Presenting at the Retail Live conference in Melbourne, Eftpos chief product officer Matt Barr demonstrated a transaction scenario where an individual is able to confirm their age to a vendor through a Credential Service Provider in order to purchase alcohol products.
The consumer would use biometric technology already built into their device – i.e. the fingerprint scanner used to unlock a phone – and their online banking app to authenticate their age.
Eftpos holds that their process would reduce the risk of selling alcohol to minors and reduce fraud as Eftpos enables the ID and payment verification, but would need to simplify account creation across the industry and keep digital infrastructure onshore in order to ensure consumer confidence.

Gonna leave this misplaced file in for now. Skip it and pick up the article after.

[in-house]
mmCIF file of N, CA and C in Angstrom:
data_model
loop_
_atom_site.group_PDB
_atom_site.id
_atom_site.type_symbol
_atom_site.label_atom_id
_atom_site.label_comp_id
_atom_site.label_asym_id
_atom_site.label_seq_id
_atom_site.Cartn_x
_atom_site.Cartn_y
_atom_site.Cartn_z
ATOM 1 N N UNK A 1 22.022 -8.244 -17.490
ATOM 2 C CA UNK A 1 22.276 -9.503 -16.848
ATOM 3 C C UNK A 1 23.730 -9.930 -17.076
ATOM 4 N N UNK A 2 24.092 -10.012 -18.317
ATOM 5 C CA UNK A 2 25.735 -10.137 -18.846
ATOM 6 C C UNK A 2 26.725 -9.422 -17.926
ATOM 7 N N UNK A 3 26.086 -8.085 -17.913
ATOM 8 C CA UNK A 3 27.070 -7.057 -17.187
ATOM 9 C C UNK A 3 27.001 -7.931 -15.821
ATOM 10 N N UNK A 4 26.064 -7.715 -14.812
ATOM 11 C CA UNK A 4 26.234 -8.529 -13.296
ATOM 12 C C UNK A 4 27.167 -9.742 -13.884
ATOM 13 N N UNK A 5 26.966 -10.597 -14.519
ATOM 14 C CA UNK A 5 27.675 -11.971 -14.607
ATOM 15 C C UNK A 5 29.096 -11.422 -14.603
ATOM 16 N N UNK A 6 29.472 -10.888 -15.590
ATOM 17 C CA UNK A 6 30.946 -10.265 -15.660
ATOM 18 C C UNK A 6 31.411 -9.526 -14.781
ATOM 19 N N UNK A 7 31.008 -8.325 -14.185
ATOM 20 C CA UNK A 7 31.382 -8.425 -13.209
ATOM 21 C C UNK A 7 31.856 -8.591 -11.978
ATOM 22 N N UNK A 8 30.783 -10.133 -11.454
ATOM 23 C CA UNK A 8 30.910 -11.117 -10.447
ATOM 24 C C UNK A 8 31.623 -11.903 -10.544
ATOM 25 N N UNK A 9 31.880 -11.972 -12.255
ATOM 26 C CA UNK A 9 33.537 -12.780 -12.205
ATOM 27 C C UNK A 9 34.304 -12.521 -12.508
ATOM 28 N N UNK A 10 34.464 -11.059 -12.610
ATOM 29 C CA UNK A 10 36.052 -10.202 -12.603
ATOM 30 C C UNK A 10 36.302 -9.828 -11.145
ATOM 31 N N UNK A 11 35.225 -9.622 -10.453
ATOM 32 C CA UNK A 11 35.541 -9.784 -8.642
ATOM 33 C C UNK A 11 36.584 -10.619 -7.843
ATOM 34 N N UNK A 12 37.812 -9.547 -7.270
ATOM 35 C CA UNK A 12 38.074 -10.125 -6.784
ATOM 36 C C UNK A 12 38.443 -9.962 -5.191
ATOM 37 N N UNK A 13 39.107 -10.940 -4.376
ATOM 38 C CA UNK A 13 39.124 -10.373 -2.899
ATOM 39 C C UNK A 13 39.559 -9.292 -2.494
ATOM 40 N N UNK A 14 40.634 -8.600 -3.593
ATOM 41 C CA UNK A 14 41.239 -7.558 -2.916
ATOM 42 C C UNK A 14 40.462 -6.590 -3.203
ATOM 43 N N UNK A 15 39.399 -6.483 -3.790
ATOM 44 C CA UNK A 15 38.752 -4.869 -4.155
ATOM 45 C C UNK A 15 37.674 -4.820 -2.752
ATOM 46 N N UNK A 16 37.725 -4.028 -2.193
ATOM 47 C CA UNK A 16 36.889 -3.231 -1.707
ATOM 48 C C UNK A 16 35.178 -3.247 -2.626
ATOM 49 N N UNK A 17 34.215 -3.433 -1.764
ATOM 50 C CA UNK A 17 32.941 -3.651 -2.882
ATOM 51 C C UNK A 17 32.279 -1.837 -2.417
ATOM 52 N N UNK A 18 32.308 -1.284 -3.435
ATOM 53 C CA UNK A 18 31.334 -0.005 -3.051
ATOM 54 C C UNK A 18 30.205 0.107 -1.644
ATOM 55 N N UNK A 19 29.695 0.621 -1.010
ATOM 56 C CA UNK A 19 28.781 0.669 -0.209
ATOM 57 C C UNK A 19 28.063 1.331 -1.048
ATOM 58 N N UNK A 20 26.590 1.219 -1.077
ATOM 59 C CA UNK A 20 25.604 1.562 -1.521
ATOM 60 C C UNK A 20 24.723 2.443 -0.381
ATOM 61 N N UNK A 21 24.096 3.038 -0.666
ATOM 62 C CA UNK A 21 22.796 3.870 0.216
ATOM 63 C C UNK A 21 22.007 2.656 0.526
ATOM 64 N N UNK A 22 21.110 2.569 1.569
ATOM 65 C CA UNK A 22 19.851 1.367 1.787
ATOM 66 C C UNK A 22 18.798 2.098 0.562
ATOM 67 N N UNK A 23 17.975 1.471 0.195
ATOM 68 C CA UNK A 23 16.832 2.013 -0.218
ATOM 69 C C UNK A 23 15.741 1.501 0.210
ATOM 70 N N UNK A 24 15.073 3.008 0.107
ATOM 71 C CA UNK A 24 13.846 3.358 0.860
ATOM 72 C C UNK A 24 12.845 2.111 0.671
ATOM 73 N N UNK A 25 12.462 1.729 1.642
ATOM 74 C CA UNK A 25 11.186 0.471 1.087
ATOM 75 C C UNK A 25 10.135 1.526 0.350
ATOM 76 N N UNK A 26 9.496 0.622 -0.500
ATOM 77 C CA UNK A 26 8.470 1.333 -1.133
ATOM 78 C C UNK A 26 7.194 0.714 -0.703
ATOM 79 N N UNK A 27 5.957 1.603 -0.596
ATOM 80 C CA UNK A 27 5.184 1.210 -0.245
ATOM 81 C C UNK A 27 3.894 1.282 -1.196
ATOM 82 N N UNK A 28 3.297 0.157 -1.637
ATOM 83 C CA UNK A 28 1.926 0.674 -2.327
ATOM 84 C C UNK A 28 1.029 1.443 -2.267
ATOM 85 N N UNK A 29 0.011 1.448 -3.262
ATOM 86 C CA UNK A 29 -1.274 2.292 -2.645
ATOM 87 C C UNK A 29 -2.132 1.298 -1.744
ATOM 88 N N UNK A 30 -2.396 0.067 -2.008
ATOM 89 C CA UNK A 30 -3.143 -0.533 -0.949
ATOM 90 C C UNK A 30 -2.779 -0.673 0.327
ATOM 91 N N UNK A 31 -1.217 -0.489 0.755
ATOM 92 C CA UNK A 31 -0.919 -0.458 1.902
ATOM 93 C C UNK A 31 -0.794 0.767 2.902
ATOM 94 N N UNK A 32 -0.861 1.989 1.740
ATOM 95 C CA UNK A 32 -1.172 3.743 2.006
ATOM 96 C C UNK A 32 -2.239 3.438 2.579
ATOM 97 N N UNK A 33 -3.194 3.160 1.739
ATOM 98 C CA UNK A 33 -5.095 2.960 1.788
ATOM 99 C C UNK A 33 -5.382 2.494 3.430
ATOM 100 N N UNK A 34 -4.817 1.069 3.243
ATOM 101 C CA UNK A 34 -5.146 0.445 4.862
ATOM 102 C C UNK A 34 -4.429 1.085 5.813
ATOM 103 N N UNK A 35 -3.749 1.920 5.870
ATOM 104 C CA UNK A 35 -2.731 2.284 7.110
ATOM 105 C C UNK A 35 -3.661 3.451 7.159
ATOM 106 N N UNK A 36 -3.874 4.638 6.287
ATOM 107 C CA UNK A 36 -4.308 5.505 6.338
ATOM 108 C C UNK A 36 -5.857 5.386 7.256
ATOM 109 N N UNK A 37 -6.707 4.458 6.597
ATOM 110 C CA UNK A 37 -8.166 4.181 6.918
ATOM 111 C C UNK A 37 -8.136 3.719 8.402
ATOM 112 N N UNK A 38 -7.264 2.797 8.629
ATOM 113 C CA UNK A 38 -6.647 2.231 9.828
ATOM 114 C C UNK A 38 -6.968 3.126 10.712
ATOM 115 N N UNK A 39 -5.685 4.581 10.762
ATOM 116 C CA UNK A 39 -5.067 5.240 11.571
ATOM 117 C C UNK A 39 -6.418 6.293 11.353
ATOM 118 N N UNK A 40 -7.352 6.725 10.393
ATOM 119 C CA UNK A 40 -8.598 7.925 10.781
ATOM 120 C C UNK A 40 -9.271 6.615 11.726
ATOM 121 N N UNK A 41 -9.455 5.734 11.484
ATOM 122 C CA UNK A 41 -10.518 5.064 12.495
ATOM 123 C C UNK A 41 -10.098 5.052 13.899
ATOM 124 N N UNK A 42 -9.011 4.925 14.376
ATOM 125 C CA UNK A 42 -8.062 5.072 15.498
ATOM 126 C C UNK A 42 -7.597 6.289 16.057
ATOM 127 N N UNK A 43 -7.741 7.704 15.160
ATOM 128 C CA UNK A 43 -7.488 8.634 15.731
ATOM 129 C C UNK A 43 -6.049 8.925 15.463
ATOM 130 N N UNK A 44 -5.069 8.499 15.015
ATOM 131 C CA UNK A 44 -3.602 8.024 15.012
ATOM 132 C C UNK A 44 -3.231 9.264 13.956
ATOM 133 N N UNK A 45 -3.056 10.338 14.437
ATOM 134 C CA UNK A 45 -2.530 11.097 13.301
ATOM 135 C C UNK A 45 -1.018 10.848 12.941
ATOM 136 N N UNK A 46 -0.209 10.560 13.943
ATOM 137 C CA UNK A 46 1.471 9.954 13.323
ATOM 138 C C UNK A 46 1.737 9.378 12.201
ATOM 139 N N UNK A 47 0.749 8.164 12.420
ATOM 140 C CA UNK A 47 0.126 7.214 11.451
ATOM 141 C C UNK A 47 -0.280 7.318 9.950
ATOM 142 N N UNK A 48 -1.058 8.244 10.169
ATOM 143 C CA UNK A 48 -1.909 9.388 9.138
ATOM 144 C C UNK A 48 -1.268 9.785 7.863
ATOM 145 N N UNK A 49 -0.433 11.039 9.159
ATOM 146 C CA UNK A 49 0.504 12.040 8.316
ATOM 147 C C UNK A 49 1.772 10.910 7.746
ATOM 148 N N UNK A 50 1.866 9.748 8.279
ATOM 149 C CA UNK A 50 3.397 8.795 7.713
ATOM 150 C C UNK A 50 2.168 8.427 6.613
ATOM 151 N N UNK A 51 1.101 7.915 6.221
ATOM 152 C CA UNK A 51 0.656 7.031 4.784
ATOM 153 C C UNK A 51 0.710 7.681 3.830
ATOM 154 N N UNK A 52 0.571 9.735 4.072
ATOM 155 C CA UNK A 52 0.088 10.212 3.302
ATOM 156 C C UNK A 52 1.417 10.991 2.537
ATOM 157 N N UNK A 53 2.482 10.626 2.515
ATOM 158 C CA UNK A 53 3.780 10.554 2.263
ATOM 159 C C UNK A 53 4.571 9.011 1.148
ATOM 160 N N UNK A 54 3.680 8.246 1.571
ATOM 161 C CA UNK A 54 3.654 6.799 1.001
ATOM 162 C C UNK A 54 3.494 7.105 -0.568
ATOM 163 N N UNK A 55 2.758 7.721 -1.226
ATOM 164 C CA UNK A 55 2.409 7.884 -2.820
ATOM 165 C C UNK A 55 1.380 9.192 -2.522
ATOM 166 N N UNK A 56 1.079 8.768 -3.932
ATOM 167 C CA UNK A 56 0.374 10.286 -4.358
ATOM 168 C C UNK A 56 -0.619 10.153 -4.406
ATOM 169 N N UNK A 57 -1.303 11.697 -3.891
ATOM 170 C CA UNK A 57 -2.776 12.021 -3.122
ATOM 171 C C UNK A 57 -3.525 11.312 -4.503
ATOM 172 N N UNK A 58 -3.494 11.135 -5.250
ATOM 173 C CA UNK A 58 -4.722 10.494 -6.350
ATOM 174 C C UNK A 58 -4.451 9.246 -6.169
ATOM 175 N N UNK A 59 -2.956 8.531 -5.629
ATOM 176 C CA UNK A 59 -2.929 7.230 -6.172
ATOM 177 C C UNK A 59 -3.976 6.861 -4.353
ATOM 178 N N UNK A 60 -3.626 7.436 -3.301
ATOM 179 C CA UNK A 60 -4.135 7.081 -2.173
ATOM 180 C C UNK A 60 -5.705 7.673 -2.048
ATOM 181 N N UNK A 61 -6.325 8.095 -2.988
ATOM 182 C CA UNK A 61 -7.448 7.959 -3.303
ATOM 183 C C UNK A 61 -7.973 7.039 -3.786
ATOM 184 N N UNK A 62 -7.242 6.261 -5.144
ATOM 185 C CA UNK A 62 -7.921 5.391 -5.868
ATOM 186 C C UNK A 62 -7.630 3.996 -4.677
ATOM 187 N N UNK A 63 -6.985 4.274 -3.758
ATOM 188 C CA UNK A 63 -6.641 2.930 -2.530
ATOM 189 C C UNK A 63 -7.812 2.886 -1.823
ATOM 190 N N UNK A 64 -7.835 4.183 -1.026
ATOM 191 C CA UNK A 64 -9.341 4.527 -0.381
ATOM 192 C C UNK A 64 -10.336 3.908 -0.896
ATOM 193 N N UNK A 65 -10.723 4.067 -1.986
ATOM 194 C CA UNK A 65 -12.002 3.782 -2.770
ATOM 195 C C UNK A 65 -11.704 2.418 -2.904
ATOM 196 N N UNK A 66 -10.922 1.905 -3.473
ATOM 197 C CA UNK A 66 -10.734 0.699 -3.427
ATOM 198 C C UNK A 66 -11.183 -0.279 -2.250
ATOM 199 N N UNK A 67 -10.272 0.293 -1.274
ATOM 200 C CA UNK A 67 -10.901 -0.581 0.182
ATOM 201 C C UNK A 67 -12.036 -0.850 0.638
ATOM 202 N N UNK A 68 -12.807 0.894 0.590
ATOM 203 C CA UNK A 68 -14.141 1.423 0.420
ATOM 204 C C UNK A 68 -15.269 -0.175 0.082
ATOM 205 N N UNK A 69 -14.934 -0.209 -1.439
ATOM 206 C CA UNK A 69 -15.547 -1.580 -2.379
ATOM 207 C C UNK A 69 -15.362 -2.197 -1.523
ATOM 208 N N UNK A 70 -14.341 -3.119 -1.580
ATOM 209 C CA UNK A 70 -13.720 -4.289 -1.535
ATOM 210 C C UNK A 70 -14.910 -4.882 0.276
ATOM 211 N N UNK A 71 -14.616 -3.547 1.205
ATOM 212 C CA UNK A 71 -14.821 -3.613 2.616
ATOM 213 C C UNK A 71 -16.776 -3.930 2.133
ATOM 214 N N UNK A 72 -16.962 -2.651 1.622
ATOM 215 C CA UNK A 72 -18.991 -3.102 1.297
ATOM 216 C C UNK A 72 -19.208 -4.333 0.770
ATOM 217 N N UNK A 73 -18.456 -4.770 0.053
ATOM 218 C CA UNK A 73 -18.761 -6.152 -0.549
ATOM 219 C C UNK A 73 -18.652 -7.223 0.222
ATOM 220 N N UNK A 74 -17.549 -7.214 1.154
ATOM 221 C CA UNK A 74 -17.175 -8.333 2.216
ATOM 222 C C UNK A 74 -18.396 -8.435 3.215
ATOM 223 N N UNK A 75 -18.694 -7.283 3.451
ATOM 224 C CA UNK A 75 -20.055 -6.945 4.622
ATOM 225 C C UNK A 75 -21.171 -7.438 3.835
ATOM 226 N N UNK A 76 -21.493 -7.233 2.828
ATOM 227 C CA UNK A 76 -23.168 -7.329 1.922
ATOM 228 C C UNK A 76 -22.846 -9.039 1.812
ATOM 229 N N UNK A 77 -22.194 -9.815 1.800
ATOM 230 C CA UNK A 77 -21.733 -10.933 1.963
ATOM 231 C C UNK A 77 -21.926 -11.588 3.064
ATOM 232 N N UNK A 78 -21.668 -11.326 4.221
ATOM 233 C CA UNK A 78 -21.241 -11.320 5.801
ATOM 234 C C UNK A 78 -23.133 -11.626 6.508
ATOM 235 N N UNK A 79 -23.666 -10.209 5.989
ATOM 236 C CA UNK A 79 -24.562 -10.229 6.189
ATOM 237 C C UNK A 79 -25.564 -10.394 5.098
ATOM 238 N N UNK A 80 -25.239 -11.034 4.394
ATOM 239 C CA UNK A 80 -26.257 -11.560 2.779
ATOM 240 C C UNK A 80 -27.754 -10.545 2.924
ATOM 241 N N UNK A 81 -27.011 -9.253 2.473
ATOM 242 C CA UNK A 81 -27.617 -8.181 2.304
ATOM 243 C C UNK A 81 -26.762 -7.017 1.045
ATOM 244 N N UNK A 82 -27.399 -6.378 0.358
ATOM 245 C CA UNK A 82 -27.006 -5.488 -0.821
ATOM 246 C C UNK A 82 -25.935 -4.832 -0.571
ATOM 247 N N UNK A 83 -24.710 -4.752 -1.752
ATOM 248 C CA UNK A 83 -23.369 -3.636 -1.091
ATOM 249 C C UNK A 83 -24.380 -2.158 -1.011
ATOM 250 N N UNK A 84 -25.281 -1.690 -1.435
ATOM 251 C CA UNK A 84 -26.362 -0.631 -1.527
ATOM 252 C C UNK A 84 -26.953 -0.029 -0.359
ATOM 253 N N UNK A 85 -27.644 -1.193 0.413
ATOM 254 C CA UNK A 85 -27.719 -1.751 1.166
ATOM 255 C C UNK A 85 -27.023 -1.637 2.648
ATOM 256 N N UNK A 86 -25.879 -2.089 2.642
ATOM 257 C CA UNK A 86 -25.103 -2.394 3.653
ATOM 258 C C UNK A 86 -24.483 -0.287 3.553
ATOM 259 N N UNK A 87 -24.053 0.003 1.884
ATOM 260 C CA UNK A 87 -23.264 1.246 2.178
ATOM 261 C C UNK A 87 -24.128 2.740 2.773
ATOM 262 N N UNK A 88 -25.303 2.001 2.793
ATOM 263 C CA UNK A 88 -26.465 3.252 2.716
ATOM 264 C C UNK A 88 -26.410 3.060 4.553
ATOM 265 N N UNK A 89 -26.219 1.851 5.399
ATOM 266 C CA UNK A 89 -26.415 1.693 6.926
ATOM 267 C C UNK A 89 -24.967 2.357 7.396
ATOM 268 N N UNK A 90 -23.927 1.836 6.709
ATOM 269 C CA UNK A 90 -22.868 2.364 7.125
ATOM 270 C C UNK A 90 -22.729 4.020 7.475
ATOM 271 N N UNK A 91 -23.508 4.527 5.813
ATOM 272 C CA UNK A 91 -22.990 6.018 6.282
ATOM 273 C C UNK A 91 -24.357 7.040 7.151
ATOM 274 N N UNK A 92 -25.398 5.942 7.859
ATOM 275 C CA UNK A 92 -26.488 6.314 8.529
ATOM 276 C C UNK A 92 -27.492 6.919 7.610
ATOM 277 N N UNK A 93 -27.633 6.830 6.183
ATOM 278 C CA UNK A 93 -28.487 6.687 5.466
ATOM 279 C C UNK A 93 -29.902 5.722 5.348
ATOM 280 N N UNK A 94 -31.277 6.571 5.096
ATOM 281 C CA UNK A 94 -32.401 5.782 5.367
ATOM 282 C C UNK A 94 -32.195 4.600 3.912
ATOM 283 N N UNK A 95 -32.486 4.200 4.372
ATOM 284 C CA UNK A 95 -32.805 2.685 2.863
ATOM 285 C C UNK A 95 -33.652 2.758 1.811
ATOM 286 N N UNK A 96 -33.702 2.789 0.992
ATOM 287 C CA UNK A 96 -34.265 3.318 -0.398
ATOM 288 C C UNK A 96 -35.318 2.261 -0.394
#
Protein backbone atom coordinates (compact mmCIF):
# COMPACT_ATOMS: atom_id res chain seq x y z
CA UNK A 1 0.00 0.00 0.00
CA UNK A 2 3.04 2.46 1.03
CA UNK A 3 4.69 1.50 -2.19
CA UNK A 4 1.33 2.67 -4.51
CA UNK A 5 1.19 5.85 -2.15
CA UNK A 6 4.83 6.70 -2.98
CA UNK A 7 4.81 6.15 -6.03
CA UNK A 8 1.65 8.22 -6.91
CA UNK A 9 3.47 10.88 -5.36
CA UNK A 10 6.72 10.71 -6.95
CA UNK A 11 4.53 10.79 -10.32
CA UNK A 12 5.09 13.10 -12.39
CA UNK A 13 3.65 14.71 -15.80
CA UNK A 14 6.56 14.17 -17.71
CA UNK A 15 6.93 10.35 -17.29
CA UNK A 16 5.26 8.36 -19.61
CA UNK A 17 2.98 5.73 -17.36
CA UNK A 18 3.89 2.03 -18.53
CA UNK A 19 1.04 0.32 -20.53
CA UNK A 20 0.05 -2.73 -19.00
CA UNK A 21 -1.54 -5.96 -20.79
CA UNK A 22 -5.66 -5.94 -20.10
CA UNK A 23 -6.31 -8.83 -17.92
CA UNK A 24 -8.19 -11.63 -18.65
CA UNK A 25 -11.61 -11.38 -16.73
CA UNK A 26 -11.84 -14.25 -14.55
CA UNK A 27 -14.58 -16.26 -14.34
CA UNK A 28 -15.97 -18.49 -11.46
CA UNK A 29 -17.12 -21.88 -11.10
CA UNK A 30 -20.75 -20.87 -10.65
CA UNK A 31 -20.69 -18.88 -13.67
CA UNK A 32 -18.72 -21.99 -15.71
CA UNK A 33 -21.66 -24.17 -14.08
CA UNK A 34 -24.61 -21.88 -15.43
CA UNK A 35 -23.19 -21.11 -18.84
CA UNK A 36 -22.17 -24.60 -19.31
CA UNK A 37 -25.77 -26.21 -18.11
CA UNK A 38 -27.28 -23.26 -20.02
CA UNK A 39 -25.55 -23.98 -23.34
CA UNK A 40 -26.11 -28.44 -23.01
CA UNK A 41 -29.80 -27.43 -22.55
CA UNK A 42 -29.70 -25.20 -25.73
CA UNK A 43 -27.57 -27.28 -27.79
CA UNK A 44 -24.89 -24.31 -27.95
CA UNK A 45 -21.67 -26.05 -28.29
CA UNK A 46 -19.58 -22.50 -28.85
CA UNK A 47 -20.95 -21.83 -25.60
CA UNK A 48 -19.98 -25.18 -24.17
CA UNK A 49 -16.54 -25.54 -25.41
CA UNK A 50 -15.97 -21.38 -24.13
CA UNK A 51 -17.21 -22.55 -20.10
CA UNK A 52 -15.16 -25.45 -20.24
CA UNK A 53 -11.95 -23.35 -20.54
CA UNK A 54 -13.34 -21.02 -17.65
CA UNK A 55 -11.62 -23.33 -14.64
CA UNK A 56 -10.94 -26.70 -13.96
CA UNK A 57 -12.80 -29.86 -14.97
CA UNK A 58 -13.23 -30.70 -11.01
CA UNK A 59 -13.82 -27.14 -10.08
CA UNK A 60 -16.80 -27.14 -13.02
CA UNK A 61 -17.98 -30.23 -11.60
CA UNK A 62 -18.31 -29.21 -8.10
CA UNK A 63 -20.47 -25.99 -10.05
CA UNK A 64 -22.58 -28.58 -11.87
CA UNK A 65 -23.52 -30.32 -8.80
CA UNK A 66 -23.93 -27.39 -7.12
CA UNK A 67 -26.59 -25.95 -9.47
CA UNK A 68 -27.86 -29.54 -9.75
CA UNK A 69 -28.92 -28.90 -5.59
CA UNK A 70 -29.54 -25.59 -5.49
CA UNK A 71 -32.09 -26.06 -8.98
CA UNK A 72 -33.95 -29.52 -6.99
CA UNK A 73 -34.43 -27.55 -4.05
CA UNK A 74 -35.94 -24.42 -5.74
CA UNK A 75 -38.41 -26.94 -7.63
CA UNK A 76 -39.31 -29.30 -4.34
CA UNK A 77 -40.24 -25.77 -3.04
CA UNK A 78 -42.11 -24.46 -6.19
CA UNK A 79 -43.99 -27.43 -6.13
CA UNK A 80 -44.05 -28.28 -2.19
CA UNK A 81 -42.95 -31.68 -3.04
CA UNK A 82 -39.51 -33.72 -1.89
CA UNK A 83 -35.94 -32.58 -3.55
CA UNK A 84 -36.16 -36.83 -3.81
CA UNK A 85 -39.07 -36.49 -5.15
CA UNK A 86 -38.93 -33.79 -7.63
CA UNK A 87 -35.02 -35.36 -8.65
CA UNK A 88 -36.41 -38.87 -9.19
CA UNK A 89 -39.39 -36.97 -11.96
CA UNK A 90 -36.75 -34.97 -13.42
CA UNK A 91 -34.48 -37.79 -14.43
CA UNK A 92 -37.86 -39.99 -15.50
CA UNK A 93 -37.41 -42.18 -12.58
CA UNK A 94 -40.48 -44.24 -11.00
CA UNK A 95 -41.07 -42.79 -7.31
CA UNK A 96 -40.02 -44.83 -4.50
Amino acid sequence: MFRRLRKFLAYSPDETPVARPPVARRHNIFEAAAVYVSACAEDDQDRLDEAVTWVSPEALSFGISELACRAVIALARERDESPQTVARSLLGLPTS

RBA governor Philip Lowe has repeatedly called for the provision of digital identity to prevent fraud, saying that the current system is “fragmented and siloed”, resulting in a proliferation of identity credentials and passwords.
“This gives rise to security vulnerabilities and creates significant inconvenience and inefficiencies, which can undermine development of the digital economy,” governor Lowe told the Australian Payments Network Summit in December.
“These generate compliance risks and other costs for financial institutions, so it is strongly in their interests to make progress here. It is fair to say that a number of other countries are well ahead of us in this area.”